Then Aragorn took the crown and held it up and said: Et Eärello Endorenna utúlien. Sinome maruvan ar Hildinyar tenn' Ambar-metta! And those were the words that Elendil spoke when he came up out of the Sea on the wings of the wind: "Out of the Great Sea to Middle-Earth I am come. In this place will I abide, and my heirs, unto the ending of the world." Gandalf suppressed a smile. Aragorn had learned his lessons at Imladris better than he would have expected. His pronunciation of the ancient text had been excellent.

Then to the wonder of many Aragorn did not put the crown upon his head, but gave it back to Faramir, and said, "By the labour and valour of many I have come into my inheritance. In token of this I would have the Ring-bearer bring the crown to me, and let Mithrandir set it upon my head, if he will; for he has been the mover of all that has been accomplished, and this is his victory."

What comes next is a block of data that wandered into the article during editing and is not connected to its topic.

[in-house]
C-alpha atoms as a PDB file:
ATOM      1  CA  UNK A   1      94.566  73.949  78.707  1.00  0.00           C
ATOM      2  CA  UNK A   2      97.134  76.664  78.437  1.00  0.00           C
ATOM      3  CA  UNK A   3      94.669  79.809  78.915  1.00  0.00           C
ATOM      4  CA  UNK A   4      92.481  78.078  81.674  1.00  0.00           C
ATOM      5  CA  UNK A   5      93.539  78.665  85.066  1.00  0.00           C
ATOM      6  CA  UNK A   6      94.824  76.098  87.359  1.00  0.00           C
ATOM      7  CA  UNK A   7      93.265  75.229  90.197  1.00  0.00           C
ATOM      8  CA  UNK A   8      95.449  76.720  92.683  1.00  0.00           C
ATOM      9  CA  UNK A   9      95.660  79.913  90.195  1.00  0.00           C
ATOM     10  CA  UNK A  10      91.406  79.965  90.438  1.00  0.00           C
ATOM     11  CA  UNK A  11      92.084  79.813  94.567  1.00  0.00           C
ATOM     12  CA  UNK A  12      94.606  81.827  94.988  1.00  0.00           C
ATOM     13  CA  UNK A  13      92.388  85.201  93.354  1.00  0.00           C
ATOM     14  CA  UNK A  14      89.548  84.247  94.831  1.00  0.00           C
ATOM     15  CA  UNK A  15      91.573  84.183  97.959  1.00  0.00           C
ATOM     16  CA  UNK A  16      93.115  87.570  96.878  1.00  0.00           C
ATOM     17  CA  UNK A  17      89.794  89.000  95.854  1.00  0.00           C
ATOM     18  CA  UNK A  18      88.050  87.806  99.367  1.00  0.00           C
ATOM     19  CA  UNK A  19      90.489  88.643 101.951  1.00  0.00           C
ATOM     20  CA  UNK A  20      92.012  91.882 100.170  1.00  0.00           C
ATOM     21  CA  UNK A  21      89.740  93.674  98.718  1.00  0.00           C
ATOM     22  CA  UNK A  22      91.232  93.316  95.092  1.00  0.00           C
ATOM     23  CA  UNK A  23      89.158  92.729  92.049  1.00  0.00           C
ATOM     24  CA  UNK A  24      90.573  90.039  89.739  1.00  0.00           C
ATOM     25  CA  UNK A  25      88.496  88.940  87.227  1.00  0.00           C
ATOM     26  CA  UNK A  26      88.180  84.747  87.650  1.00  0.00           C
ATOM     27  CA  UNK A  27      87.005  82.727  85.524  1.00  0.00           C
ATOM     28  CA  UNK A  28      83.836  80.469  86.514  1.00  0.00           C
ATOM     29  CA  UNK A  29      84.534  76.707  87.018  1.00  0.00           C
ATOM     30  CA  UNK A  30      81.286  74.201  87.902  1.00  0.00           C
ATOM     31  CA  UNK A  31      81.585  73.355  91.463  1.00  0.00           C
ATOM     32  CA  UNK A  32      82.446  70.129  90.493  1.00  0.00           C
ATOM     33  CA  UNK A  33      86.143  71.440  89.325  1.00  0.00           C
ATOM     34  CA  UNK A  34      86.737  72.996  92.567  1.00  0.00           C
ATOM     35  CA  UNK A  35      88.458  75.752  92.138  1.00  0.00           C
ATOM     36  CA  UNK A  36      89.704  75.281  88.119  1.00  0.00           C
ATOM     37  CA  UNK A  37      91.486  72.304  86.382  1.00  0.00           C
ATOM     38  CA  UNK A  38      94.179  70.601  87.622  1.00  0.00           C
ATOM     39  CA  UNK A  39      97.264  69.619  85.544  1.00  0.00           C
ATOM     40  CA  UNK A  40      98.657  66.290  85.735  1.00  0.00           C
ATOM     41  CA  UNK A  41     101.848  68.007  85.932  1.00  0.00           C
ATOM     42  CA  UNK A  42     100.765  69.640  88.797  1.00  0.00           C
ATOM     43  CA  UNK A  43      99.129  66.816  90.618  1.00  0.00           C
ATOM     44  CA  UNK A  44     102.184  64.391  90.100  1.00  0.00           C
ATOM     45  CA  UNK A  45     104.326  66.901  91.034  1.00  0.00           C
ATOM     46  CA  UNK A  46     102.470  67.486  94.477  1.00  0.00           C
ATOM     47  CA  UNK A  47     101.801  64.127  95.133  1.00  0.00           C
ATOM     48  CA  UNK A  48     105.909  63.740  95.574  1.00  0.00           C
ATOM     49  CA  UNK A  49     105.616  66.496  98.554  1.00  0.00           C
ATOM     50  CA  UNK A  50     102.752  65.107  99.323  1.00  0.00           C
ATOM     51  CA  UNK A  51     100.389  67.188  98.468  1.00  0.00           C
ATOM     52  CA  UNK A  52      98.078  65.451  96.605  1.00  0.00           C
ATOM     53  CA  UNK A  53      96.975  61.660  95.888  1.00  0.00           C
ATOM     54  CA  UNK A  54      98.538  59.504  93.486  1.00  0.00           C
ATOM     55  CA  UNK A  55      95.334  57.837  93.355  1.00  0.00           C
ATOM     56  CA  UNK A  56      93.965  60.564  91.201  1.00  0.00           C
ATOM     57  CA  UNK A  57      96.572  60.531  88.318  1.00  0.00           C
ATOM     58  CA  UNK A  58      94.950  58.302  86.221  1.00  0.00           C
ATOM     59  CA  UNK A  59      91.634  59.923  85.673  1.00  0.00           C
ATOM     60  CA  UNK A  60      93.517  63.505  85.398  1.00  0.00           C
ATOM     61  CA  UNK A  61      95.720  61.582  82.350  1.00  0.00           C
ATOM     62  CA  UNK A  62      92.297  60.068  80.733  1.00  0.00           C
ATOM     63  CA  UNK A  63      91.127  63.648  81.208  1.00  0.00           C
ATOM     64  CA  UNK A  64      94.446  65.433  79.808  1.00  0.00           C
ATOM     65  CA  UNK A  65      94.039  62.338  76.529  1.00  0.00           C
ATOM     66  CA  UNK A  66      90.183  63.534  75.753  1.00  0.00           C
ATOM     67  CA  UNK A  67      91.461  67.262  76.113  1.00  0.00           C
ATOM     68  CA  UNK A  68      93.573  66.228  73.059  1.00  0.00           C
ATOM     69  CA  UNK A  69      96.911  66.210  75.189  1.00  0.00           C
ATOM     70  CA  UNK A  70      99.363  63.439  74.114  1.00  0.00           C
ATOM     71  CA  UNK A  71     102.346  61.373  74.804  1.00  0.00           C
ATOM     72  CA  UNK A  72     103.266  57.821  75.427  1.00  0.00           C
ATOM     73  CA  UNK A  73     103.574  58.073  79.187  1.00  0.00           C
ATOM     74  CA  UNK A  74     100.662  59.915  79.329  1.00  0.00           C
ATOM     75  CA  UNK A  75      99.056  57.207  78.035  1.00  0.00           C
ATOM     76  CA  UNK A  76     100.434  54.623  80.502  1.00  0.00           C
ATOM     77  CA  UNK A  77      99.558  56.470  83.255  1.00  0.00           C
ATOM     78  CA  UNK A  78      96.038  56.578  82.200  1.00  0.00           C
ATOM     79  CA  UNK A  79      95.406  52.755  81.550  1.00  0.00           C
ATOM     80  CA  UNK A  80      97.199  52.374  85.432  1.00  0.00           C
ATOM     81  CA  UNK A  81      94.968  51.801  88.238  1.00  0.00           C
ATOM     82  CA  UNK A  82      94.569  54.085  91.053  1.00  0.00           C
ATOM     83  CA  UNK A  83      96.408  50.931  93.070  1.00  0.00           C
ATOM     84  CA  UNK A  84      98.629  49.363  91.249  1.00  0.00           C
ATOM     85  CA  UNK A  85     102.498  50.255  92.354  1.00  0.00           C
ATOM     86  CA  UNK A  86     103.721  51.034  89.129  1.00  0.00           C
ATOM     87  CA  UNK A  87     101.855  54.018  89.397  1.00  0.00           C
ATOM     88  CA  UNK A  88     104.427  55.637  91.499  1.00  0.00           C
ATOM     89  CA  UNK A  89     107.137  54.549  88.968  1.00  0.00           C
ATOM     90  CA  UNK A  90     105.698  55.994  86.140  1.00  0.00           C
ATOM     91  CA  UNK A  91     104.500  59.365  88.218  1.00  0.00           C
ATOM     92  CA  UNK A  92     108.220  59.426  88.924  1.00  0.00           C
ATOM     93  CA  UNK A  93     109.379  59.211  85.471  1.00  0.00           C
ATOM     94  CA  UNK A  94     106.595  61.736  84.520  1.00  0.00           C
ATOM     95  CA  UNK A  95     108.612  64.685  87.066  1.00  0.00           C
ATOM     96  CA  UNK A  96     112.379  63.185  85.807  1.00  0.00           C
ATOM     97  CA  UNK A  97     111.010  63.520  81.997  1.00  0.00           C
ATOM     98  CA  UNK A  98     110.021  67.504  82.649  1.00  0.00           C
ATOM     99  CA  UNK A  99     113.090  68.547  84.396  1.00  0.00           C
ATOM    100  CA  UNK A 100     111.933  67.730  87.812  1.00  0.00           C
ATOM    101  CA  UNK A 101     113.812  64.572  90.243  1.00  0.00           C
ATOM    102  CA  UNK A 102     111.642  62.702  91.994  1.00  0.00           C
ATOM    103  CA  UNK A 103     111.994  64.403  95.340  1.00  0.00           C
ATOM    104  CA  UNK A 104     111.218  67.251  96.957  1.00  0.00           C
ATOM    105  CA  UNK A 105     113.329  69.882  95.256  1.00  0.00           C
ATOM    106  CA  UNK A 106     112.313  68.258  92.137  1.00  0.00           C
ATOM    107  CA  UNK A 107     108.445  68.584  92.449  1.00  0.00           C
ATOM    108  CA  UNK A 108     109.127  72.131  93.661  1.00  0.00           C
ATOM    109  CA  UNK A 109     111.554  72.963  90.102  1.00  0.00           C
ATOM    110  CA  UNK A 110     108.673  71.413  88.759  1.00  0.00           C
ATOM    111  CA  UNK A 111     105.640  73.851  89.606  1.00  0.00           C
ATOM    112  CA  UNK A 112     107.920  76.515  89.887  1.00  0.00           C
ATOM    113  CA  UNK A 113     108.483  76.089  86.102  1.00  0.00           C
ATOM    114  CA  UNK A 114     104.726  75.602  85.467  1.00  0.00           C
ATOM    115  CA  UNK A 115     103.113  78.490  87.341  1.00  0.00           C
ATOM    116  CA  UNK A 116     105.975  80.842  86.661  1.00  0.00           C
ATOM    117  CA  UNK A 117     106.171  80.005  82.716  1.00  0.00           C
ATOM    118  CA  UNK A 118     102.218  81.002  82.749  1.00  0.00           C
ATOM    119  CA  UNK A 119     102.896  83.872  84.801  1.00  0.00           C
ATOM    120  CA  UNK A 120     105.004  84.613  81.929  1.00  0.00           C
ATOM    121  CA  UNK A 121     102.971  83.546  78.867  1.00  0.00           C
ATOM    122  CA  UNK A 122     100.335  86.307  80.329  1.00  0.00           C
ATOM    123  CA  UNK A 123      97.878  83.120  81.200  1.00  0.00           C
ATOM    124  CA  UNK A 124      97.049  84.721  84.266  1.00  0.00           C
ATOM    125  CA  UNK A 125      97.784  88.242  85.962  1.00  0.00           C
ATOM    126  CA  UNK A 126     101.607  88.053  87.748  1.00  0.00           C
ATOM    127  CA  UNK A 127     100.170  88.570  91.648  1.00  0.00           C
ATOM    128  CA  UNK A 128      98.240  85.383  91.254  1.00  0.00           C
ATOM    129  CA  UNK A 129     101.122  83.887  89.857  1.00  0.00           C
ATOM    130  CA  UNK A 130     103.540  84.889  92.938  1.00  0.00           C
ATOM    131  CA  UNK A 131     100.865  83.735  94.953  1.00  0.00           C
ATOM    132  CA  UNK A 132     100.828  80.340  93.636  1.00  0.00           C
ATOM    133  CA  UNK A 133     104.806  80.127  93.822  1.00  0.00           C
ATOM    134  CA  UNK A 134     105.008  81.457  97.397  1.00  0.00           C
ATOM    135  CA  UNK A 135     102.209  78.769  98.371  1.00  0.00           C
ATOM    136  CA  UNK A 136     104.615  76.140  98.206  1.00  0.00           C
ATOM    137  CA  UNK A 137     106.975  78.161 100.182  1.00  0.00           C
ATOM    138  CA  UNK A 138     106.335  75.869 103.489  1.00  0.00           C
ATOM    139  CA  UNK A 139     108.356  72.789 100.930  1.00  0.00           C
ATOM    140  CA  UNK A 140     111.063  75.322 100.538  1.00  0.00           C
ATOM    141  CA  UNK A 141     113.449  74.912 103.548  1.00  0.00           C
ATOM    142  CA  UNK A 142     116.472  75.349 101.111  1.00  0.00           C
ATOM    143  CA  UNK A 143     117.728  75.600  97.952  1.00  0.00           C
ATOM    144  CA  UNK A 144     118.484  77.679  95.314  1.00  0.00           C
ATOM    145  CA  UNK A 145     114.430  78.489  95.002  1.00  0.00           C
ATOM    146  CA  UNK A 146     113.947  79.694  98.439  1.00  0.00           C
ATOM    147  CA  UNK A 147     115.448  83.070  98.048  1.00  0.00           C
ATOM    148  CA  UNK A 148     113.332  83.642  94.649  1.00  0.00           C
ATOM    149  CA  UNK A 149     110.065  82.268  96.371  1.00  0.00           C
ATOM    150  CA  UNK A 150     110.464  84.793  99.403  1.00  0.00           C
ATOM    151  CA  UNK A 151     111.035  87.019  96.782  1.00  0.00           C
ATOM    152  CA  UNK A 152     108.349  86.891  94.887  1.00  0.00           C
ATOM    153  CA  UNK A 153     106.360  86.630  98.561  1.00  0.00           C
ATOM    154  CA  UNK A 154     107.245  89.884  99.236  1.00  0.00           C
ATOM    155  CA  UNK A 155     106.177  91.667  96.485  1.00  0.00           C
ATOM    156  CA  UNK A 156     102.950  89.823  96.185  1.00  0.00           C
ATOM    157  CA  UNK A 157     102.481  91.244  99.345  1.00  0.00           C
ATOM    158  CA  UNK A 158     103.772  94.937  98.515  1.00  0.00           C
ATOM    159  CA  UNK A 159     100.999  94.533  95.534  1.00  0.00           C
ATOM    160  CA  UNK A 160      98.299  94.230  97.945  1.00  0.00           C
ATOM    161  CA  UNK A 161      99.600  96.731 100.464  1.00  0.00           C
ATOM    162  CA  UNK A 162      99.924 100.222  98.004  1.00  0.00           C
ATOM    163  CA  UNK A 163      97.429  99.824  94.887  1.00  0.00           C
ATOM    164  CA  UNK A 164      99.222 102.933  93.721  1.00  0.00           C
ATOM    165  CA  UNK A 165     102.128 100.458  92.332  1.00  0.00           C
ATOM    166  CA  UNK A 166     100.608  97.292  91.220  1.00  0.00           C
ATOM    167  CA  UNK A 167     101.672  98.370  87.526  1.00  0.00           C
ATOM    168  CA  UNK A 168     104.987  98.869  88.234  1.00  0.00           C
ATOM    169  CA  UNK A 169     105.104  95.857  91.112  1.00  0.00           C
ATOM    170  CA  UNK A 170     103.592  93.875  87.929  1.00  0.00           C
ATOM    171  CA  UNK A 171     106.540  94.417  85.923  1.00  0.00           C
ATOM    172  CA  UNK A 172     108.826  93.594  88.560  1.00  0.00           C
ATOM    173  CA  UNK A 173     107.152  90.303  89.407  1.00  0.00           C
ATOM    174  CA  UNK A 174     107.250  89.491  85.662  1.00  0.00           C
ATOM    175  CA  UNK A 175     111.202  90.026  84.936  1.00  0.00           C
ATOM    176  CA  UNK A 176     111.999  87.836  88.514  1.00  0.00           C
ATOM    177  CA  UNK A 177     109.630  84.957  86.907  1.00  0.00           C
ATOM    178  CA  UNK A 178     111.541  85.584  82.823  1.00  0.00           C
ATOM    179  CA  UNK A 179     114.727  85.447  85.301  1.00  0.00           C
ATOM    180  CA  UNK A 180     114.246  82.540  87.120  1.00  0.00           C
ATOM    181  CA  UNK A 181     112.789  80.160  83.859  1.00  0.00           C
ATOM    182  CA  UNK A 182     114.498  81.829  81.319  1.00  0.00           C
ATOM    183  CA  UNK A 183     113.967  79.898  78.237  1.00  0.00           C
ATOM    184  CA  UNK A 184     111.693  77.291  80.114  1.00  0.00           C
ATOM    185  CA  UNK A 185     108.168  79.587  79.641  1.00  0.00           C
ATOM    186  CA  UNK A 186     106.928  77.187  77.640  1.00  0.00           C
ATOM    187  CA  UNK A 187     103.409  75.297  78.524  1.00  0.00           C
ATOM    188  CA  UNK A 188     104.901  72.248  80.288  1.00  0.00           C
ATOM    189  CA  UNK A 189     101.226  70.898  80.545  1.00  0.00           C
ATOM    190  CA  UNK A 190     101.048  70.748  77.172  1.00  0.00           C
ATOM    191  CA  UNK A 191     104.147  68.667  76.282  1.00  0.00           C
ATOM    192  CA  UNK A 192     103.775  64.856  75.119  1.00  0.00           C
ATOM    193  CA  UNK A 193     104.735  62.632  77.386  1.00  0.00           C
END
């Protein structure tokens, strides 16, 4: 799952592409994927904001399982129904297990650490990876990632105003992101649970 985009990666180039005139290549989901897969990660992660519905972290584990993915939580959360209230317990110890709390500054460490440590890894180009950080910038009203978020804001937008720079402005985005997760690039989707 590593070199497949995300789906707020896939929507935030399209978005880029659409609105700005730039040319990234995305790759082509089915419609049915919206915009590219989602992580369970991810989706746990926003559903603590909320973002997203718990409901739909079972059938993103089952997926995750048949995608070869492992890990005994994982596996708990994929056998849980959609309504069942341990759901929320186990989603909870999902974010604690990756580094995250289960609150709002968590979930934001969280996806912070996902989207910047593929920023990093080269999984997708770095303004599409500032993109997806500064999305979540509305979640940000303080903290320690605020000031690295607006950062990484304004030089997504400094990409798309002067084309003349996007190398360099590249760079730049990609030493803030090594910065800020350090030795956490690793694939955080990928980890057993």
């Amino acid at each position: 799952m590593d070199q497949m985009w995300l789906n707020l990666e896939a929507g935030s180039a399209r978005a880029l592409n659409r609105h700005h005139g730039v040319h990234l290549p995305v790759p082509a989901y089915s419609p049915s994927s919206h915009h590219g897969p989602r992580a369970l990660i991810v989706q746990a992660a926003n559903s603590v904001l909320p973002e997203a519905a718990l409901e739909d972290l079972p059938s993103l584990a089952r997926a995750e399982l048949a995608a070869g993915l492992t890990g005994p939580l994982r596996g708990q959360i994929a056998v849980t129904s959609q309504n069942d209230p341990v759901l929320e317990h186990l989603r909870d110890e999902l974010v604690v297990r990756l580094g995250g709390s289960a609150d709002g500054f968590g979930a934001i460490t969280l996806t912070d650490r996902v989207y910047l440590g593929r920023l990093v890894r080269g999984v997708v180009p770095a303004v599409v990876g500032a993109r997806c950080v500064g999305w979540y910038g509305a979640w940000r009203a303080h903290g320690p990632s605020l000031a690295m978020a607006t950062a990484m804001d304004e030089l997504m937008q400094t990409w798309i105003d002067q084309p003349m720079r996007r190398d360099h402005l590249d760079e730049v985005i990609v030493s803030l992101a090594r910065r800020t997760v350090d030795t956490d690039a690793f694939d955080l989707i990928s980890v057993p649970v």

Gandalf tried not to look surprised--though he was considerably so. Aragorn has said nothing of this to him, and he had assumed that the Man would simply place the crown upon his own head. His heart warmed at the King's so honoring the Ringbearer, and he found that he was extremely happy at the notion of crowning his lover--despite the impending loss for himself that it symbolized. He looked at Frodo, who seemed somewhat overwhelmed at the attention that he was being accorded. Gandalf smiled and nodded slightly to encourage him.

Then Frodo came forward and took the crown from Faramir and bore it to Gandalf; and Aragorn knelt, and Gandalf set the White Crown upon his head, and said: "Now come the days of the King, and may they be blessed while the thrones of the Valar endure!"

But when Aragorn arose all that beheld him gazed in silence, for it seemed to them that he was revealed to them now for the first time. Tall as the sea-kings of old, he stood above all that were near; ancient of days he seemed and yet in the flower of manhood; and wisdom sat upon his brow, and strength and healing were in his hands, and a light was about him.